6. LOOK FOR THE ENERGY STAR LABEL / CHECK THE U-FACTOR
When looking for an energy-efficient window, the first thing to look for is the Energy Star label. Energy Star is a joint program of the US Environmental Protection Agency and the US Department of Energy, which was formed to help homeowners save money and protect the environment through energy efficient products and practices. If a window carries the Energy Star label, it has been approved as energy-efficient and may qualify for up to $ 1,500.00 in a tax credit for 2010. But be careful. Not all Energy Star labeled windows qualify for a tax credit. Furthermore, not all windows that do qualify for a tax credit are as energy efficient as others. For example, in order to qualify for the tax credit, new windows must have a U-factor and Solar Heat Gain Coefficient (SHGC) less than or equal to 0.30.
Remember: a window may have the Energy Star label, but it may not meet the.30 / .30 requirement. In such a case, it will not qualify for the tax credit. Also, there are many windows on the market that have a much better U-factor than.30, meaning they are much more energy-efficient than those windows that barely meet the minimum standard. Some windows, in fact, have a U-factor as low as.21. Keep in mind, the lower the U-factor, the more energy-efficient the window. U-factors can be checked by visiting the NFRC (National Fenestration Rating Council) website at http://www.nfrc.org .
7. HOW MANY PANES DOES THE WINDOW HAVE?
One of the contributing factors of a window's energy-efficiency is how many panes a window has. Some claim that dual paned windows are just as energy-efficient as triple-paned windows. Others maintain that triple-paned windows are more energy-efficient.
Although it is true that a dual-paned window with a soft-coat Low-E coating will typically have better thermal performance numbers than a triple-paned window without a low-E coating, it is equally true that a triple-paned window with two surfaces coated with a low-E soft-coating is more energy-efficient than a dual-paned window with a soft-coat Low-E coating.
Here's what Energy Star says:
"All energy efficient windows have at least two panes, but not all double-paned windows are energy efficient. clear-glass double-paned windows. "
Two of those advanced technologies include multiple soft coating and filling the spaces between the panels with inert gas.
8. MULTIPLE SOFT COATINGS ENHANCE ENERGY-EFFICIENCY
Coatings can be applied to the window panes to make a window more energy-efficient. However, not all coatings are created equal. Double soft coating is superior to single soft coating and vastly superior to pyrolytic hard coating. A window's overall energy-efficiency can also be improved by applying a double soft coat Low-E to two of the three panes of glass in a triple-paned window.Each coat contains many layers of atomically thin metal oxides.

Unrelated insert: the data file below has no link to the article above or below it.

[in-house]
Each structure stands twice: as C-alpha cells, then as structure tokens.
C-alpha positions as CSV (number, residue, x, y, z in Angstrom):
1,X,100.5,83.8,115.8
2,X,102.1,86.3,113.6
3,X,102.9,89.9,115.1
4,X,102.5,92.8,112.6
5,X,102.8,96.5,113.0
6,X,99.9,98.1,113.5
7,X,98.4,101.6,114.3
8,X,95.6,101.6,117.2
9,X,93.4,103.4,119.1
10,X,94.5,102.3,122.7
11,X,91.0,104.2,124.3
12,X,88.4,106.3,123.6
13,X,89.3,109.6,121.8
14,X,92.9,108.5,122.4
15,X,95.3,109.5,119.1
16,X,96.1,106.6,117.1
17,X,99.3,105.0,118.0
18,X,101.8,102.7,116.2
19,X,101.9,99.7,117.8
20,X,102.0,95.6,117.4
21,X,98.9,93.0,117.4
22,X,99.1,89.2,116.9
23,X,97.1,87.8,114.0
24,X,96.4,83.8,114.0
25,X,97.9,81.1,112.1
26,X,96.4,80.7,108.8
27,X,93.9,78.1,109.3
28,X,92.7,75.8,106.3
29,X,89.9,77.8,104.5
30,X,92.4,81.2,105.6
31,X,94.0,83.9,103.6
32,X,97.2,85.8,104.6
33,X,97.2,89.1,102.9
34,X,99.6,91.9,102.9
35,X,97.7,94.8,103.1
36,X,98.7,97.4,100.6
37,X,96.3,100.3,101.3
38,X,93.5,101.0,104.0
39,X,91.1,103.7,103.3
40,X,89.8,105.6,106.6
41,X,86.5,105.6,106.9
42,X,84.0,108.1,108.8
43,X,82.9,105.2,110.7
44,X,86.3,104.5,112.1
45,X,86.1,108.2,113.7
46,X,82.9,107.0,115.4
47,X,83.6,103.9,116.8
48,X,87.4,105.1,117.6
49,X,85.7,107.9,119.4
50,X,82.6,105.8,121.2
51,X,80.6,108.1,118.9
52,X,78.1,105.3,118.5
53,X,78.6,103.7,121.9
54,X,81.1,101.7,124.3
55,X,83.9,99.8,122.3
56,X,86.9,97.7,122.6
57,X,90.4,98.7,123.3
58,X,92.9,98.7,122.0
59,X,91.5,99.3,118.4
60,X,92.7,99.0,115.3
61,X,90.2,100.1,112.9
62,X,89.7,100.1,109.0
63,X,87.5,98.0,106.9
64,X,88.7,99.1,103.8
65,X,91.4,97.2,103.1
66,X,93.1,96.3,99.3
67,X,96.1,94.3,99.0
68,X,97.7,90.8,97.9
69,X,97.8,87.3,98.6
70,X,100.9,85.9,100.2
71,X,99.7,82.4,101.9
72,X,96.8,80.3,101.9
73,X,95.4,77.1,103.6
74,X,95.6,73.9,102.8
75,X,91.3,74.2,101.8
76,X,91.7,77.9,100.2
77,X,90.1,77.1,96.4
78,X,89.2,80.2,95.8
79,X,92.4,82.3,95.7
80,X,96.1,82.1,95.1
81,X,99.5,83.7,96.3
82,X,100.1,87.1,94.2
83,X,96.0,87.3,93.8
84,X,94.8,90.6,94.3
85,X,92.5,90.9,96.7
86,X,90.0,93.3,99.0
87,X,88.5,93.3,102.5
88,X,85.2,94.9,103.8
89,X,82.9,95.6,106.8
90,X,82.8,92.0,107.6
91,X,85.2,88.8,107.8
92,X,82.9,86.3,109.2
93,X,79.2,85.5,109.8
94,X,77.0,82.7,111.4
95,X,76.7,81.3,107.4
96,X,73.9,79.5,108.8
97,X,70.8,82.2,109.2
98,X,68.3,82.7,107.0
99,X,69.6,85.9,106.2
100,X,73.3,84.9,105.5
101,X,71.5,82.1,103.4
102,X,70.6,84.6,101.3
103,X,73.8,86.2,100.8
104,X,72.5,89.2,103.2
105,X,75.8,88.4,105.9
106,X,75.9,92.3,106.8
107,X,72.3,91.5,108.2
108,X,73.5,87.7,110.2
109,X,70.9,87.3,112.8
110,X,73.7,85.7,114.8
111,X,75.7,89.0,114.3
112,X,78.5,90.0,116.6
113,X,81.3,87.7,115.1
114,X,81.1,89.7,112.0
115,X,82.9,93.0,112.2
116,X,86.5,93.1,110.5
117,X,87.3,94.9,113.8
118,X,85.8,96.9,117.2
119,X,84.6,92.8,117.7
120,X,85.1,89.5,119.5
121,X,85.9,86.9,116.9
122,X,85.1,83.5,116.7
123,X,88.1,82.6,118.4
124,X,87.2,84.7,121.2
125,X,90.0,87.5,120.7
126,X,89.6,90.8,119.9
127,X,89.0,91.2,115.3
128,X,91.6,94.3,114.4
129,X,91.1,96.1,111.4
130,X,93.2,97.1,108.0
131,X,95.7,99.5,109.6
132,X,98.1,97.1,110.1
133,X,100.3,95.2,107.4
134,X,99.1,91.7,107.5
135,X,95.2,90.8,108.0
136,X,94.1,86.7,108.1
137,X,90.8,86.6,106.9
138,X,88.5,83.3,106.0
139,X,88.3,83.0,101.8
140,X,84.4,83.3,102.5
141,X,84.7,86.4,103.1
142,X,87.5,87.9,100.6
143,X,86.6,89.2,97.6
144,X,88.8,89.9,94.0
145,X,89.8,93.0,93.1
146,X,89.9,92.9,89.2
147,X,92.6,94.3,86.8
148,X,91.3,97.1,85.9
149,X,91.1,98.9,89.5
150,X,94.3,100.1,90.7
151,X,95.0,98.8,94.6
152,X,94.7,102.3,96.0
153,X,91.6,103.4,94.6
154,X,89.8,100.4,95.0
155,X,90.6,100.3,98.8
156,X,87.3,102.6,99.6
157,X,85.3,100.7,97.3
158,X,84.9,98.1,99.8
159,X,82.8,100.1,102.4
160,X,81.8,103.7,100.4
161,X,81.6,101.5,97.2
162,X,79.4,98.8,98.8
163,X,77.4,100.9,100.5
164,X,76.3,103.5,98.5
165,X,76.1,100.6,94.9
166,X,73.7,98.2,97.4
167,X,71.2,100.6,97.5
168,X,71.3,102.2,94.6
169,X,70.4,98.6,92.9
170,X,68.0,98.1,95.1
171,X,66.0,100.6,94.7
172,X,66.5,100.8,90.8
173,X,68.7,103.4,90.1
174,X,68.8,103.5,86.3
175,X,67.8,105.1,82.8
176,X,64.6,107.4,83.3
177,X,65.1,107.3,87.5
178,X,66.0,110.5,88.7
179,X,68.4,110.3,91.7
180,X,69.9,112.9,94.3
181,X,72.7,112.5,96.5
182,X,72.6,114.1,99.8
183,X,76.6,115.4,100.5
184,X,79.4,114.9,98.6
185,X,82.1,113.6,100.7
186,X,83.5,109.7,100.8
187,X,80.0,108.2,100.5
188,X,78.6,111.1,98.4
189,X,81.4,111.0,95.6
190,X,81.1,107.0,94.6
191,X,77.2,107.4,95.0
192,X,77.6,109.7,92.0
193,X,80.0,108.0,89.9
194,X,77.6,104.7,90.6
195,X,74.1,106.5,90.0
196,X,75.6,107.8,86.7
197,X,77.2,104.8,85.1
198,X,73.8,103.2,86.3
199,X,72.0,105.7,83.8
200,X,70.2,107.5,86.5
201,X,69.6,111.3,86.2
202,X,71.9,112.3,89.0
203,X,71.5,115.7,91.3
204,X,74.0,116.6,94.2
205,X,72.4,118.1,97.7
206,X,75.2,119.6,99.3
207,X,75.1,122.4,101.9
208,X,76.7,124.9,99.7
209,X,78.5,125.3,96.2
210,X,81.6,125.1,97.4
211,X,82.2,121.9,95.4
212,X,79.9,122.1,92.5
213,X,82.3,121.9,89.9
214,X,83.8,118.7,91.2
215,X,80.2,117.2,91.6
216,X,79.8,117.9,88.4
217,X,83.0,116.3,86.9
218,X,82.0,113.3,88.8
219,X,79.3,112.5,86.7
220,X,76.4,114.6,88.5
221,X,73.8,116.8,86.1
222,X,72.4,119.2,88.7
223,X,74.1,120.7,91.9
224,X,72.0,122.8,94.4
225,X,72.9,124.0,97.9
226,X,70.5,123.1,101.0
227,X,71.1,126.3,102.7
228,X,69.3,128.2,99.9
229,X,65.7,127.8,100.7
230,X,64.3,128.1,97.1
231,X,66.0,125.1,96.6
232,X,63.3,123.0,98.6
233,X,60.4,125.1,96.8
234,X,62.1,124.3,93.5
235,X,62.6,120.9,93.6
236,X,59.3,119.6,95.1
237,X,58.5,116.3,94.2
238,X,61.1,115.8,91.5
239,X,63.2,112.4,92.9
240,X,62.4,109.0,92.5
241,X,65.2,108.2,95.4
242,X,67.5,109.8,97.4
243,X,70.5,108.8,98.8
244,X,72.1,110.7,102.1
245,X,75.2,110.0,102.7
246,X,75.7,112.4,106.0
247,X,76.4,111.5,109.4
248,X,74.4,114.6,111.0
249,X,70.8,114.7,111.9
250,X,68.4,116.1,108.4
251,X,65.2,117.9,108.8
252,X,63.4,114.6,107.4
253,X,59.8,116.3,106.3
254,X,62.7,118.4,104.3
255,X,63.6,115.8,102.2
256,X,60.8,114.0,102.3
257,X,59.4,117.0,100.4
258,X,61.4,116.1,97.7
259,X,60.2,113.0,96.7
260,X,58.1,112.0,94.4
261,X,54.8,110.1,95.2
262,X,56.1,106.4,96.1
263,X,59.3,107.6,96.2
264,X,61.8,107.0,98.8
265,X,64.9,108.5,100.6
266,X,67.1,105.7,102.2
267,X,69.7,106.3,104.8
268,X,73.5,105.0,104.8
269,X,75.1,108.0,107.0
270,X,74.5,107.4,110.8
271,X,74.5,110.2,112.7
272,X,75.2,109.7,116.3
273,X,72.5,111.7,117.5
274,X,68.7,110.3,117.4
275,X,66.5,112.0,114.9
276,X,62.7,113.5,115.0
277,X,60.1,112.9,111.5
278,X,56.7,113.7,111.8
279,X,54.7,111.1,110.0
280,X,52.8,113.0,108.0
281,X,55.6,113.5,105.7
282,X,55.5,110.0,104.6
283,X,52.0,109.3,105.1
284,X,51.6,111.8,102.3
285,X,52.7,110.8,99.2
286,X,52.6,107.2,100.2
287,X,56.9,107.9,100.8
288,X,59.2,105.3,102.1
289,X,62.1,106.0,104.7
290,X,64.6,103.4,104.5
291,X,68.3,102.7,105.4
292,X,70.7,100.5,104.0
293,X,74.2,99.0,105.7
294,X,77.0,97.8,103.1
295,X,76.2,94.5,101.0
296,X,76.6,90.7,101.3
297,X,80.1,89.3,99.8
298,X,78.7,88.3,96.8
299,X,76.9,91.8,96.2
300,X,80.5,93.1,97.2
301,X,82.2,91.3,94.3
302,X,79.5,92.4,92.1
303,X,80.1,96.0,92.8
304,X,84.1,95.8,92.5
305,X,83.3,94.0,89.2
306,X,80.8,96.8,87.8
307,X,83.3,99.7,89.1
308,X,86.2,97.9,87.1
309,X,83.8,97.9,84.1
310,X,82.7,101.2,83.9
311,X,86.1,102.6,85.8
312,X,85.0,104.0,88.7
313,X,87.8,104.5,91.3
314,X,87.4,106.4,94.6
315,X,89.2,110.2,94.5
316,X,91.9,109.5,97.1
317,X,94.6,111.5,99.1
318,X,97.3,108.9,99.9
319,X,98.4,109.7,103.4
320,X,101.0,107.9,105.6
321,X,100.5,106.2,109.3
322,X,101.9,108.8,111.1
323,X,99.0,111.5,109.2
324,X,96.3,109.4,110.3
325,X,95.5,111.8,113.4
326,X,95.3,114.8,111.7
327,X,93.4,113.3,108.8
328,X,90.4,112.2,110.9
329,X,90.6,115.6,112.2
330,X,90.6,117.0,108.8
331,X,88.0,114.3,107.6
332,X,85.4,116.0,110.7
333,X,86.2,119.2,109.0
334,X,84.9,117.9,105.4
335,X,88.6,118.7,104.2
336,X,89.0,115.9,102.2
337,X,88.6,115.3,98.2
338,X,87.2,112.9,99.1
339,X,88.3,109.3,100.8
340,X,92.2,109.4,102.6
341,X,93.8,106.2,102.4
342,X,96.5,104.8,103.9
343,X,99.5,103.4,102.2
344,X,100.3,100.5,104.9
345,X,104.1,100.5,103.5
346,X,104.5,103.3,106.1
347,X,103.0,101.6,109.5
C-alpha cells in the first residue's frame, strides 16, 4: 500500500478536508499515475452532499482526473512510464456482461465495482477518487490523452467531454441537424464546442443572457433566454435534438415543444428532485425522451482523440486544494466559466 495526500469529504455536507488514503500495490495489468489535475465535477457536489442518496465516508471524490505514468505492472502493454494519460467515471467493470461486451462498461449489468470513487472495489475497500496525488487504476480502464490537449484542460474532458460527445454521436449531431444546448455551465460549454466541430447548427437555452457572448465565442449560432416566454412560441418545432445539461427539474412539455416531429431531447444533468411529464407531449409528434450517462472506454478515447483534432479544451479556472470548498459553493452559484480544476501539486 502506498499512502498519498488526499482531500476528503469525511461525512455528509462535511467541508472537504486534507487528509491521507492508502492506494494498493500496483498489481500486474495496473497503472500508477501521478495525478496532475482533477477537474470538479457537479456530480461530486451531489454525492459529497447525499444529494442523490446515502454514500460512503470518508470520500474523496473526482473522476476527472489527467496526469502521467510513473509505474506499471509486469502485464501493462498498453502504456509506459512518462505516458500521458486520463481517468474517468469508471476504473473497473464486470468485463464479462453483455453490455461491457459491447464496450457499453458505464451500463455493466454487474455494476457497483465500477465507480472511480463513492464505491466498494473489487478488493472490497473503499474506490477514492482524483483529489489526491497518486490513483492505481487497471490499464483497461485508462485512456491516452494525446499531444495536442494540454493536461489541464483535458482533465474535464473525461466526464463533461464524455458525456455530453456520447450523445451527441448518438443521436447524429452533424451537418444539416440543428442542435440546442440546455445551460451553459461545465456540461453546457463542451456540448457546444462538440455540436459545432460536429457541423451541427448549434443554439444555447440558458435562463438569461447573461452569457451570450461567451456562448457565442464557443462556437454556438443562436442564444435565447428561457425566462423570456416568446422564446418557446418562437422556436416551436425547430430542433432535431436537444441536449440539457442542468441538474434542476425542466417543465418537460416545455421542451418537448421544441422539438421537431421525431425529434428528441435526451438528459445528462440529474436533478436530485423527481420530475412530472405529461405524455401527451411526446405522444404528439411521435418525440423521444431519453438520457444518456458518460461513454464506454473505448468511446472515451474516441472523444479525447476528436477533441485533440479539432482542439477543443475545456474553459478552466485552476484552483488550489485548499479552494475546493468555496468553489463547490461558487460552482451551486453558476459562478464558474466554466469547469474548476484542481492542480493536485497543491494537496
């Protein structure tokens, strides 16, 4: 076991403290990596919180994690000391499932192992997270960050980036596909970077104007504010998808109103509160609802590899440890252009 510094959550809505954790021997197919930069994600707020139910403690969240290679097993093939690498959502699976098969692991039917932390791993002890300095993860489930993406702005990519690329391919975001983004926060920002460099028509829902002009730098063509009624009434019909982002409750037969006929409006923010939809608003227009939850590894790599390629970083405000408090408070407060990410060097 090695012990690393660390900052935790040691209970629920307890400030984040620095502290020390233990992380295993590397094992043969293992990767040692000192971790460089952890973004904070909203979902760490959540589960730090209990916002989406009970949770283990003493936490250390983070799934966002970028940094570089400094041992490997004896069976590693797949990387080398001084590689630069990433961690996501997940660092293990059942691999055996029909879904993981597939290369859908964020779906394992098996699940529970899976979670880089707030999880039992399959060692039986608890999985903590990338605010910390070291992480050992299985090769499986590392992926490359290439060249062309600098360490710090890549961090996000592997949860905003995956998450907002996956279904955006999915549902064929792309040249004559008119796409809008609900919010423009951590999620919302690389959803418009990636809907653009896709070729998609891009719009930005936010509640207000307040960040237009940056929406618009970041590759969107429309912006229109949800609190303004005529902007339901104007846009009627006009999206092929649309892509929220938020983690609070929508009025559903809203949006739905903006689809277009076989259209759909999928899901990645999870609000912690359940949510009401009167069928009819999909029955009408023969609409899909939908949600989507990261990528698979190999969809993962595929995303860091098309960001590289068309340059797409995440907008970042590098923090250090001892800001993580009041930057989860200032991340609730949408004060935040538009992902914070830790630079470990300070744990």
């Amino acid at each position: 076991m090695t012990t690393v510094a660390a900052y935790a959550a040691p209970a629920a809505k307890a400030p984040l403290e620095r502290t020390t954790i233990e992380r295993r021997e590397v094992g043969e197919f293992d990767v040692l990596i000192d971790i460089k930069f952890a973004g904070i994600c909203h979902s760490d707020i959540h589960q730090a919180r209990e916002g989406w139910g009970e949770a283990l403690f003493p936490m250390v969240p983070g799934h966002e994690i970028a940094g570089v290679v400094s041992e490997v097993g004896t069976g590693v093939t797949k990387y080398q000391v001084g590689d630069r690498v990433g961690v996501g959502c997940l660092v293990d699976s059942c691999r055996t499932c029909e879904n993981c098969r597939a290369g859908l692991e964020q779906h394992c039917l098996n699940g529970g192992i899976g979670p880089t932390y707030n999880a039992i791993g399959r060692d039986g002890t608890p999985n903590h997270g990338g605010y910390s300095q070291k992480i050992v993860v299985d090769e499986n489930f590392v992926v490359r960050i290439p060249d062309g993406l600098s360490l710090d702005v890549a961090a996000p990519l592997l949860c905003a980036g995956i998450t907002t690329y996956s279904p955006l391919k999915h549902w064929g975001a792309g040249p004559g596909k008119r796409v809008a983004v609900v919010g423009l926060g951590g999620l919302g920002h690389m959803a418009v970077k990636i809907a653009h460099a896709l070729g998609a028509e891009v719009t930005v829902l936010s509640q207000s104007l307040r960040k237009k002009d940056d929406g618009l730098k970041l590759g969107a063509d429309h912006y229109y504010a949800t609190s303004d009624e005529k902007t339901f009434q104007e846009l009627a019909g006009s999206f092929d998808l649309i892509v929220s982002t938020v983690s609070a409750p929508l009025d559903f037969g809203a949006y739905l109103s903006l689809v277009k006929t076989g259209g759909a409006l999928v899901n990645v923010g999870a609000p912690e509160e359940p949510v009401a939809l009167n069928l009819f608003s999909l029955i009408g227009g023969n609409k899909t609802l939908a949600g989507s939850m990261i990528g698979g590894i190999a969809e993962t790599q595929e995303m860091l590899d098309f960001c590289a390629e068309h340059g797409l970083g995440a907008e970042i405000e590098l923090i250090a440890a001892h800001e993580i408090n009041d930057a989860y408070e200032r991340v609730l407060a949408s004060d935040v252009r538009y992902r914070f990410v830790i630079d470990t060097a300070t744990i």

9. GAS FILLED BETWEEN THE PANES OF GLASS IS A MUST
The spaces between the panels should be filled with inert gas to increase energy-efficiency. Argon is predominately used while some claim they use Krypton. Because Krypton is extremely more expensive than Argon it is definitely a low price window really uses Krypton. A select few manufacturers have developed mixtures of gas to be filled in between the glass. The result is a more expensive and energy-efficient window than one utilizing straight Argon. The resulting improvement in energy efficiency will typically pay for the increase in cost.
10. SECURITY LOCKING SYSTEM
One thing that is often overlooked is the security locking system of a window. Most windows have flimsy latches that make it easy for a burglar to break through. Although we've said a lot about energy-efficiency, keeping your valuables and loved ones safe and secure is certainly more important than saving a few pennies on utility bills. A top-of-the-line security system may bring the overall energy-efficiency of a window down a tad. But the minuscule drop in energy-efficiency will be more than compensated by the peace of mind you'll experience knowing your home is safe and secure.
In summary, when choosing a replacement window, consider these 10 things BEFORE you make a purchasing decision:
1. Is the manufacturer reputable?
2. How long will the last last before you have to replace it?
3. What kind of warranty does the window have? Read the fine print.
4. What qualities are you looking for in a window?
5. How energy-efficient is the window?
6. Is the window Energy star approved? Does it qualify for the tax credit?
7. How many pans does the window have?
8. Does the window have multiple layers of soft coating?
9. Are the spaces between the panes filled with a gas that helps insulate the window?
10. Finally, consider the quality of the security locking system.
Source by Tom J Gruber